Ofsted Change Again – A Summary of the Latest Inspection Changes
From September 2015 we shall be into another new (revised) Framework. Although not a completely new Framework there are differences in both style and content that have important implications for schools.
For a document which highlights the changes from the January Framework follow this link:
A common framework for inspection will cover registered early years settings, maintained schools, academies, non-association independent schools and further education and skills providers, so that common judgements and terminology can be used across all these sectors.
Ofsted Inspectors, directly contracted by the inspectorate, will undertake inspections. Seven out of 10 of these inspectors will be serving practitioners from good and outstanding schools and colleges. All of their training, quality assurance and performance management will be directly overseen by HMI to ensure higher quality and greater consistency in practice and judgements.
These are similar but all have some changes within, some of which reflect a change of language and some a difference in focus or an addition e.g. personal development and welfare included within behaviour.
- Overall Effectiveness. The Quality and Standards of Education. This takes into account:
- Effectiveness of leadership and management
- Quality of teaching, learning and assessment
- Personal development, behaviour and welfare
- Outcomes for children and learners
- The effectiveness of Early Years
- The effectiveness and impact of the provision for SMSC
- The extent to which the school meets the needs of the range of pupils in the school
- Effectiveness of Leadership and Management
- Quality of Teaching, Learning and Assessment
- Personal Development, Behaviour and Welfare
- Outcomes for Pupils
The elements within each of these and the grade descriptors for all of them contain changes from the current Framework.
From September, Ofsted will inspect good schools/providers once every 3 years under a new short inspection model. Inspectors will start from a premise that the school or provider is still good and focus on ensuring that those standards are being maintained. They will check that leaders have identified key areas of concern and that they have the capacity to address them.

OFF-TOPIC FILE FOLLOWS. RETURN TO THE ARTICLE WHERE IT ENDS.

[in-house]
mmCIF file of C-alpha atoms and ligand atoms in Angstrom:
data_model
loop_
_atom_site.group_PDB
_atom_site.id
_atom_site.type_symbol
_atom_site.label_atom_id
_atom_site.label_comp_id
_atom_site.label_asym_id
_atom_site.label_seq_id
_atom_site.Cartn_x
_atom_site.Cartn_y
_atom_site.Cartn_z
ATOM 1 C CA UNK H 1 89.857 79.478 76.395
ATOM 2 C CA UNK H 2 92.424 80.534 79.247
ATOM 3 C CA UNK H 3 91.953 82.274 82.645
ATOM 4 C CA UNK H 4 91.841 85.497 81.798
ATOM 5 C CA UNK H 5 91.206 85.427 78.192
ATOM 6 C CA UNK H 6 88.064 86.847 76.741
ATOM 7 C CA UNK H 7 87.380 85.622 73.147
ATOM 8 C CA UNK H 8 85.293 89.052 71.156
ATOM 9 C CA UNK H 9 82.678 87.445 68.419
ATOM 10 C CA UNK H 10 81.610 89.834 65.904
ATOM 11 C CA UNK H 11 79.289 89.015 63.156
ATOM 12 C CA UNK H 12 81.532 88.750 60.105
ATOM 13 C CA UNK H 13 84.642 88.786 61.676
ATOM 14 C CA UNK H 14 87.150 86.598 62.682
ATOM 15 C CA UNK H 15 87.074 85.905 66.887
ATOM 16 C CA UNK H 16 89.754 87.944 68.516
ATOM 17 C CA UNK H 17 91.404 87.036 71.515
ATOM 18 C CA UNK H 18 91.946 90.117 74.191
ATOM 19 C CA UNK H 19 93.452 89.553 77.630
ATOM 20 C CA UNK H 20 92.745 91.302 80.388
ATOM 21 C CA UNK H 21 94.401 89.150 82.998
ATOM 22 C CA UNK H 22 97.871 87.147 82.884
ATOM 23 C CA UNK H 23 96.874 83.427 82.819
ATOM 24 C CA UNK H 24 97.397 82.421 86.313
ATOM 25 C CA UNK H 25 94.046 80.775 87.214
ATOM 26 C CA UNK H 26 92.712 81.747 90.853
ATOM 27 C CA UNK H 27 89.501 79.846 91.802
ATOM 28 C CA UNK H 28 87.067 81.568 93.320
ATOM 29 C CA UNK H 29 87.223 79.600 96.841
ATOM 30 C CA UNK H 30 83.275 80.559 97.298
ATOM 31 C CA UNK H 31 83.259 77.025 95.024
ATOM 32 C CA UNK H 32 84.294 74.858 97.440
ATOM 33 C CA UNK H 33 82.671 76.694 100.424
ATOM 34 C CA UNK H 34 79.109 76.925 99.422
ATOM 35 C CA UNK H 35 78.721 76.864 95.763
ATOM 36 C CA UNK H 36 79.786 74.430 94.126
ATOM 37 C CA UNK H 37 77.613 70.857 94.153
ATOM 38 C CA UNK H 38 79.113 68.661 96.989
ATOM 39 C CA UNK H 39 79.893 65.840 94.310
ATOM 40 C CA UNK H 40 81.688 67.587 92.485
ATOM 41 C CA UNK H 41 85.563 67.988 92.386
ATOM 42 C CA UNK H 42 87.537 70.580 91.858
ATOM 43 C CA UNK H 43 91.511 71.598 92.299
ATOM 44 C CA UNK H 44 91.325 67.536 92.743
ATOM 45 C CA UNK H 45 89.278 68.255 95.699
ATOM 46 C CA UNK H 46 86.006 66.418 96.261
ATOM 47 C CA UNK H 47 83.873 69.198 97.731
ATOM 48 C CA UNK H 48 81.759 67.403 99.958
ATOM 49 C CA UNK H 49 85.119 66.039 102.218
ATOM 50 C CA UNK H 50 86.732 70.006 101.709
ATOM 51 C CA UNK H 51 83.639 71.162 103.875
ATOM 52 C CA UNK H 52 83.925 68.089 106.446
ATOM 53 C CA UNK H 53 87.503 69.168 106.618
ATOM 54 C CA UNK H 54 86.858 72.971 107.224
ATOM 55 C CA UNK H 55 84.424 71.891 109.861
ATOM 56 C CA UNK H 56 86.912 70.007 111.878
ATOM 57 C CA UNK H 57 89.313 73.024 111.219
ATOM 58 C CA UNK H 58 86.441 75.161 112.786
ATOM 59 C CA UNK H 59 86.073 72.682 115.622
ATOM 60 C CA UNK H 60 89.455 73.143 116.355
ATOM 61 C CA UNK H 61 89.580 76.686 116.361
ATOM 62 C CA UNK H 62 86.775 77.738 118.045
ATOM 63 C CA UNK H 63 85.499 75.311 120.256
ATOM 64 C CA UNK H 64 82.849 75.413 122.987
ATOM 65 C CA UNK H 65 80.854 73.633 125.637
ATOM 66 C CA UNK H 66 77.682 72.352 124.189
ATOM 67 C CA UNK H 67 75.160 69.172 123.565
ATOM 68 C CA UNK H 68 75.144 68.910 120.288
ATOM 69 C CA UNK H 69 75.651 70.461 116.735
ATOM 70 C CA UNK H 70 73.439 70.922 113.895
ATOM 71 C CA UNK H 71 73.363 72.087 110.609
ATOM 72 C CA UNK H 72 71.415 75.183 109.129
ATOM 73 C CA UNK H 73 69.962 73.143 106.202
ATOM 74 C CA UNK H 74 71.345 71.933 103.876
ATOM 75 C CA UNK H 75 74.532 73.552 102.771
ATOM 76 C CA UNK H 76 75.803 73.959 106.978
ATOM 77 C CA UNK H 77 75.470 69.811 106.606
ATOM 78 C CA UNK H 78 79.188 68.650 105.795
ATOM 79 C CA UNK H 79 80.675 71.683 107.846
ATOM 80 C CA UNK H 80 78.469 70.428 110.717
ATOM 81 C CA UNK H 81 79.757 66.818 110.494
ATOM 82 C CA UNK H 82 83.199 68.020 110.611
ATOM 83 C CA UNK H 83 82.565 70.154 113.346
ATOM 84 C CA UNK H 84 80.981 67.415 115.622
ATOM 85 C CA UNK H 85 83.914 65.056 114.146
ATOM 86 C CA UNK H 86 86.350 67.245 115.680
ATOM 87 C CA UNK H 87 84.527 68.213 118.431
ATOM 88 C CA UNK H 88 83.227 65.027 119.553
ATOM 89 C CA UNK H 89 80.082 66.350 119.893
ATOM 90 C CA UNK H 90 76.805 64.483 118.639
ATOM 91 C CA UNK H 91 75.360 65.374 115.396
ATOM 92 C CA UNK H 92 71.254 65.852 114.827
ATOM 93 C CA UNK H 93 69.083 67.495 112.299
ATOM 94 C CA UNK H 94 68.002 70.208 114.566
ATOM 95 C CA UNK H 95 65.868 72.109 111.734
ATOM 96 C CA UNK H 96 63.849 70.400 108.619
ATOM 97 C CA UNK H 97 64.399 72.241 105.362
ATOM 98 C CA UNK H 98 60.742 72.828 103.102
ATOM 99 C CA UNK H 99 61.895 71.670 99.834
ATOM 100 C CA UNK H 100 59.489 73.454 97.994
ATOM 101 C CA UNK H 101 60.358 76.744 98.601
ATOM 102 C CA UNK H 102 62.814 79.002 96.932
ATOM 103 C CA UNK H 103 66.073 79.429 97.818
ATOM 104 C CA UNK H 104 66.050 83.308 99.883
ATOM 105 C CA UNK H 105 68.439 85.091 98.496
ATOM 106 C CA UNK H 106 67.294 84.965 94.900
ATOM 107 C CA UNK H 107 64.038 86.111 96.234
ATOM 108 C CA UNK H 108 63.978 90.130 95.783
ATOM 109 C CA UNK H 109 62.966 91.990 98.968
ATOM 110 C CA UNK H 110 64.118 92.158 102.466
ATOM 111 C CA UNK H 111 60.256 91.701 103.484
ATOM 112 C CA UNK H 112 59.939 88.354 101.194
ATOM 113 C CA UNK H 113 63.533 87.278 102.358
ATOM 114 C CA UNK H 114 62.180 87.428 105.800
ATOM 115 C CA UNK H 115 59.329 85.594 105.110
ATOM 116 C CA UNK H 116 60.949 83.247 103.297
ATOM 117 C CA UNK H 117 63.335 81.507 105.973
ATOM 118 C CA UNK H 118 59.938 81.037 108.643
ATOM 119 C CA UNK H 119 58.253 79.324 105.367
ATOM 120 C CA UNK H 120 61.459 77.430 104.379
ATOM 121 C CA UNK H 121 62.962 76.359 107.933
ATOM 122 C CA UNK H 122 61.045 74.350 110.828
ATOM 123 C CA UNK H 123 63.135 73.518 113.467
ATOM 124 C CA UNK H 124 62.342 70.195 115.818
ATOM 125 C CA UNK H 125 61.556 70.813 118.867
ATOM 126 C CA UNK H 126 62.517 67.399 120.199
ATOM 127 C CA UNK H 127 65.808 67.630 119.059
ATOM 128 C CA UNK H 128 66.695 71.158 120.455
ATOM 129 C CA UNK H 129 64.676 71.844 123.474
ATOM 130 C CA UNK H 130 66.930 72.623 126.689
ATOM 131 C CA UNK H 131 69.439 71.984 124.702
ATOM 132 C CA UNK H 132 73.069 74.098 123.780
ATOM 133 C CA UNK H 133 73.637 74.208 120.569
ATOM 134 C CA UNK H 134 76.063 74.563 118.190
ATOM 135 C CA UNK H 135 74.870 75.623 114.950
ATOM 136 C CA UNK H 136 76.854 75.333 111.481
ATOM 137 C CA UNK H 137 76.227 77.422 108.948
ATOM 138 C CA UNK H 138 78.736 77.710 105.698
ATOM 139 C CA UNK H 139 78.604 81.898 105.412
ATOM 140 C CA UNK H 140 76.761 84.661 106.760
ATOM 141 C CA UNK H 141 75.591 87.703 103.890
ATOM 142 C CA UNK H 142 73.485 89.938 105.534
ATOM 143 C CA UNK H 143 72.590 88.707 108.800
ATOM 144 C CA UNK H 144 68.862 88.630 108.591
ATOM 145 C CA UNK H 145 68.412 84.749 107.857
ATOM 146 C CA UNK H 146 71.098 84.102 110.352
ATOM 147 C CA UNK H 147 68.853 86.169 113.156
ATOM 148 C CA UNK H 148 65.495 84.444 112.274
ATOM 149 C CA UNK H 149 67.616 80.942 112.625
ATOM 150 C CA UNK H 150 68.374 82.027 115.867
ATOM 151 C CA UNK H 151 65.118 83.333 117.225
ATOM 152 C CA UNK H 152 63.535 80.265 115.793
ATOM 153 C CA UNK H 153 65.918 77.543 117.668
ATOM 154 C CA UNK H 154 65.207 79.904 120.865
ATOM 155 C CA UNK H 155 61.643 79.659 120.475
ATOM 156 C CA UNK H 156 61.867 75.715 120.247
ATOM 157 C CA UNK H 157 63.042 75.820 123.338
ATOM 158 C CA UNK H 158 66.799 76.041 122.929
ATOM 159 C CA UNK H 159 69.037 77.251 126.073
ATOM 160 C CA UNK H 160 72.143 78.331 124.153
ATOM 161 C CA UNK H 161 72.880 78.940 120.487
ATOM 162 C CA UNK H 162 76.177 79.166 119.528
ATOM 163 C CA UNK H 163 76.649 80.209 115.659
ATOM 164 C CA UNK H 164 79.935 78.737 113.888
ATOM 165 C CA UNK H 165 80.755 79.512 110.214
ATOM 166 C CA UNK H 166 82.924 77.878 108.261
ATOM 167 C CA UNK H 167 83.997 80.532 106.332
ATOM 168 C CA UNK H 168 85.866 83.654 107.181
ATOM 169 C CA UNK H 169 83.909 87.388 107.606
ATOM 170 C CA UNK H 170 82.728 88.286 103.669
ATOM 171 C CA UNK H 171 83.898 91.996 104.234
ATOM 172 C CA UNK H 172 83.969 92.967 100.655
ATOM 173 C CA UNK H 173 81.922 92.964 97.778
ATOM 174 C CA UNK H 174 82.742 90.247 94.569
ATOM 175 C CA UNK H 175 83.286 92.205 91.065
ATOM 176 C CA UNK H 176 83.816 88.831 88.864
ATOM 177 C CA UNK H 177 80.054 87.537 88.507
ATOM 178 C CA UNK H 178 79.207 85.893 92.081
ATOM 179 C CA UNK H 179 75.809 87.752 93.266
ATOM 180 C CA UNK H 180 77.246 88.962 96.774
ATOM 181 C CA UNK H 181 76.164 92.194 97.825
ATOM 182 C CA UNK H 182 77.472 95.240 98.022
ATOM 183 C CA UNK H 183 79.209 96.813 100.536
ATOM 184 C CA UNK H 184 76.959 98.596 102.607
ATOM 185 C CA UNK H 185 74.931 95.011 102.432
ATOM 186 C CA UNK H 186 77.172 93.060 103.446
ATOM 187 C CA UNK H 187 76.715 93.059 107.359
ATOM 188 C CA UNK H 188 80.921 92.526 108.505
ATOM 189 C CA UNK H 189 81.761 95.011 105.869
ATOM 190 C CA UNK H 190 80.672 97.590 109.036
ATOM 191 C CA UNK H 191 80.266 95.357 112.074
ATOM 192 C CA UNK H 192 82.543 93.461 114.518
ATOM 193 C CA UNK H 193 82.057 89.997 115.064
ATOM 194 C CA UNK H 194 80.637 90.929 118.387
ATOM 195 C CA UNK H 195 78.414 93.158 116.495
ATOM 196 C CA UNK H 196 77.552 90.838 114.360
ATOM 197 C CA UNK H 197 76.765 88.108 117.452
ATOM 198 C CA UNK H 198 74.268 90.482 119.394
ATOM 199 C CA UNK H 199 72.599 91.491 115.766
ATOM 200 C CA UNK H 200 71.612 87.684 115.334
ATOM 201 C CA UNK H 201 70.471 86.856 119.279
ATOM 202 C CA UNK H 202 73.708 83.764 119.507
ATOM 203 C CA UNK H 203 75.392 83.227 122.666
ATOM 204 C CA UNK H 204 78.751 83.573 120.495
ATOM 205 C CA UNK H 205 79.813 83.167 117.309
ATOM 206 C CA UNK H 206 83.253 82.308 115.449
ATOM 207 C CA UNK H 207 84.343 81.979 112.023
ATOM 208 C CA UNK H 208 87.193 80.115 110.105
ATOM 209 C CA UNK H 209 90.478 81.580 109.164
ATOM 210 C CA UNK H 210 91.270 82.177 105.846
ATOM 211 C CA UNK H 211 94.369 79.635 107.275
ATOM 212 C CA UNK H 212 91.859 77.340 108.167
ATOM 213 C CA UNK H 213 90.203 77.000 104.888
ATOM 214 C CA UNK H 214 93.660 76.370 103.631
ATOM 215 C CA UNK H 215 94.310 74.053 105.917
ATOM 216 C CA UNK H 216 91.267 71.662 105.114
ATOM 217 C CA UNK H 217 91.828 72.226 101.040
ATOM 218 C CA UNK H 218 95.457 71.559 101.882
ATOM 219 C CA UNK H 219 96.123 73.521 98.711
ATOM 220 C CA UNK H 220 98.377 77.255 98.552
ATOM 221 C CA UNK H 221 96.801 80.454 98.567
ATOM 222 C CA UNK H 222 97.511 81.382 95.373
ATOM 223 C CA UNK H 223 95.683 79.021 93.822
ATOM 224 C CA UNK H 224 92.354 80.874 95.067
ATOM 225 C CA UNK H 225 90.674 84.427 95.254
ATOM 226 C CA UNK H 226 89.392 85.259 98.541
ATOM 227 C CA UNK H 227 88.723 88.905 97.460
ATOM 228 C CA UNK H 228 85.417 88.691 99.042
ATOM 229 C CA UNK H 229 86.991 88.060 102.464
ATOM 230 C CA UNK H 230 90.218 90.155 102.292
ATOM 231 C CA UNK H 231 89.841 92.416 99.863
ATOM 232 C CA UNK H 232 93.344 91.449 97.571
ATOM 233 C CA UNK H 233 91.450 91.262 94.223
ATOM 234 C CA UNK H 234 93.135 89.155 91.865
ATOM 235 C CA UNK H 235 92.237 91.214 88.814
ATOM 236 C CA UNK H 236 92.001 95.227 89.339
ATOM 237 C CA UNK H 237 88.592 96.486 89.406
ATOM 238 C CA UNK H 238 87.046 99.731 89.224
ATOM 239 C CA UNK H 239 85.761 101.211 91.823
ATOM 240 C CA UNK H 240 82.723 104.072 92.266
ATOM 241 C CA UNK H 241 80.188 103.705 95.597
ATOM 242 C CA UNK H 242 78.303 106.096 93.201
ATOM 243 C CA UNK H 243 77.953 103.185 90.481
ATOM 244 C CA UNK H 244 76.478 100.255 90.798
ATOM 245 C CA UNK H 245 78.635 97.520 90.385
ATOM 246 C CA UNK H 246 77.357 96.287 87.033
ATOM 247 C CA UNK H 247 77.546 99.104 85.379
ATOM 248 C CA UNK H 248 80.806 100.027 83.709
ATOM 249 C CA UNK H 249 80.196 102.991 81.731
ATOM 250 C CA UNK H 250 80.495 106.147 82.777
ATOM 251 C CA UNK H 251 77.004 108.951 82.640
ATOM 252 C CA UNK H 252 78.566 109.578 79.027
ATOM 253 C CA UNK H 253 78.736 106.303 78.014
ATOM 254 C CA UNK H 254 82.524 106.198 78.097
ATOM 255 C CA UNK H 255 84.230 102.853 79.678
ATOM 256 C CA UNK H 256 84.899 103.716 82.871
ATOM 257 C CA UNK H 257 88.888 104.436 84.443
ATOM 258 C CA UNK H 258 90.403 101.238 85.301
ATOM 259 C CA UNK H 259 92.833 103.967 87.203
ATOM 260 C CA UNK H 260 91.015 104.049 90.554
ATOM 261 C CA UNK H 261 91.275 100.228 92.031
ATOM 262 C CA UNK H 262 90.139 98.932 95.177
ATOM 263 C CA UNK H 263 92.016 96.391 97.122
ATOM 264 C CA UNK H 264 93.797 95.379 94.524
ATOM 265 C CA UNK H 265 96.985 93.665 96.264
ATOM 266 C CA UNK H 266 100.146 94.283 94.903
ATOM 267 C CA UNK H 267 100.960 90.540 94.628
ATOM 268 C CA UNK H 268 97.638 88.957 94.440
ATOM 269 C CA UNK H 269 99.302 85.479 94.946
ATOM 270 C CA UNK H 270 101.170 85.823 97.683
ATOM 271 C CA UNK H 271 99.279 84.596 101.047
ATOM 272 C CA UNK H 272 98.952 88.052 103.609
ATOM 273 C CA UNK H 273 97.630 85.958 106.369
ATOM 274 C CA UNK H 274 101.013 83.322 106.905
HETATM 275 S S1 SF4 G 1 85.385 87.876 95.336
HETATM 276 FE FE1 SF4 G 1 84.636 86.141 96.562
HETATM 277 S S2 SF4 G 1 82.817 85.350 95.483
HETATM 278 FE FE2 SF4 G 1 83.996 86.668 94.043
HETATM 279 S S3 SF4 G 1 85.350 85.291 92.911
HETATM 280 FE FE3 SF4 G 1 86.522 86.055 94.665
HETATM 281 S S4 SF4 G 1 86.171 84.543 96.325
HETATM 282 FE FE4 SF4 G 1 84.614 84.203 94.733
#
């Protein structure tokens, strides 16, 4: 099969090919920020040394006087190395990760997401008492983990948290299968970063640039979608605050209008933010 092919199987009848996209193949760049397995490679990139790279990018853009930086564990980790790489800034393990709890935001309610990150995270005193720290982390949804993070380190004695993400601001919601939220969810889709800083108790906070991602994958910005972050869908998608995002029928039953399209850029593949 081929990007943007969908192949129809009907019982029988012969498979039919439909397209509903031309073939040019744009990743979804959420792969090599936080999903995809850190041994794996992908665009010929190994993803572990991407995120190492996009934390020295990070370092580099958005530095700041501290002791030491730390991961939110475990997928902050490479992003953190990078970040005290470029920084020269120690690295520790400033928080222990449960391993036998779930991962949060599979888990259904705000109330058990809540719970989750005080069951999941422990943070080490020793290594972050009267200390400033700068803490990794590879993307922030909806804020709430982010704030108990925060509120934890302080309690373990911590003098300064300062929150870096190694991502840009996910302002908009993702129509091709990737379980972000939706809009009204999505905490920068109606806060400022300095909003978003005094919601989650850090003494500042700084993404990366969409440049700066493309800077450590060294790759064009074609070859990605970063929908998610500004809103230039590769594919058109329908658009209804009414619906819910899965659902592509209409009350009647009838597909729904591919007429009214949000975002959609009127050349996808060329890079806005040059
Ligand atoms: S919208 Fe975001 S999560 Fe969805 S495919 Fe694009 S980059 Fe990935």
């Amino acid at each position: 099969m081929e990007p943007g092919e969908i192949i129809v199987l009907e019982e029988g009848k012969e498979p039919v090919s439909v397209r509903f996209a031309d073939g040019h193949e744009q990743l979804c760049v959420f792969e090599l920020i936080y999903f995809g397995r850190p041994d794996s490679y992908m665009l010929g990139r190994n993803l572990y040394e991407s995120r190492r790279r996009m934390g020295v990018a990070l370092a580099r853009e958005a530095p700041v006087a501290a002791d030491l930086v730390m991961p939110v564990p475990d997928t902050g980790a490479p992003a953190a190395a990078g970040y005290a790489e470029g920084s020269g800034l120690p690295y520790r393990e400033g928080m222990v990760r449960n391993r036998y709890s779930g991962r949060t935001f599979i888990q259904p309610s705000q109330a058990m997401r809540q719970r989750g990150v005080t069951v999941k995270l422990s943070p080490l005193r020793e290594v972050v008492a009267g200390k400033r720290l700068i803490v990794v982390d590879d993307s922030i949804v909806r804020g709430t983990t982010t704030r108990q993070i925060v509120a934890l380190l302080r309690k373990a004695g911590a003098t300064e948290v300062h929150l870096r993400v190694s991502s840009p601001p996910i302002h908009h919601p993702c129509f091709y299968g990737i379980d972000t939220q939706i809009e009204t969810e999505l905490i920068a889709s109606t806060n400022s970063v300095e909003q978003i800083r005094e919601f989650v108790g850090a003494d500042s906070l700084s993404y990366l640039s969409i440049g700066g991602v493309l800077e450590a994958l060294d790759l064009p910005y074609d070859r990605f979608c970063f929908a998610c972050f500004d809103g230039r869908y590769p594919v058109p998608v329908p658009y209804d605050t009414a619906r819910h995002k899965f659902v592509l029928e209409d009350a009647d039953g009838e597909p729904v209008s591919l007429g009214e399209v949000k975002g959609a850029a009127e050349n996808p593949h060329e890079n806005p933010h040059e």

These short inspections will typically last one day and be led by one or two of Her Majesty’s Inspectors (HMI). Where HMI feel more evidence is necessary to confirm the judgement, or to establish whether the school or provider may have improved or declined, the visit will be converted to a full inspection and continue, most commonly, for an additional day.
HMCI Sir Michael Wishaw states:
“The starting assumption of Inspectors will be that the school is good. This should engender an atmosphere in which honest, challenging, professional dialogue can take place.”
“Leaders will have nothing to fear from accurately identifying at the outset any weaknesses in their provision – as well as the strengths – based on their own evaluation. HMI will be looking to see that the leadership has a clear understanding of the key areas for development – and a credible and effective plan for addressing these.”
Implications for Schools
School leaders and governors need to ensure they have secure and up to date knowledge of the new Framework, including specific changes to the evaluation schedule and descriptors. It would be beneficial to adapt any Self Evaluation format to align it with the new headings.
It is vital for leaders to have clear evidence based on self evaluation about current strengths, areas for development, actions planned and taken and any impact of these actions.
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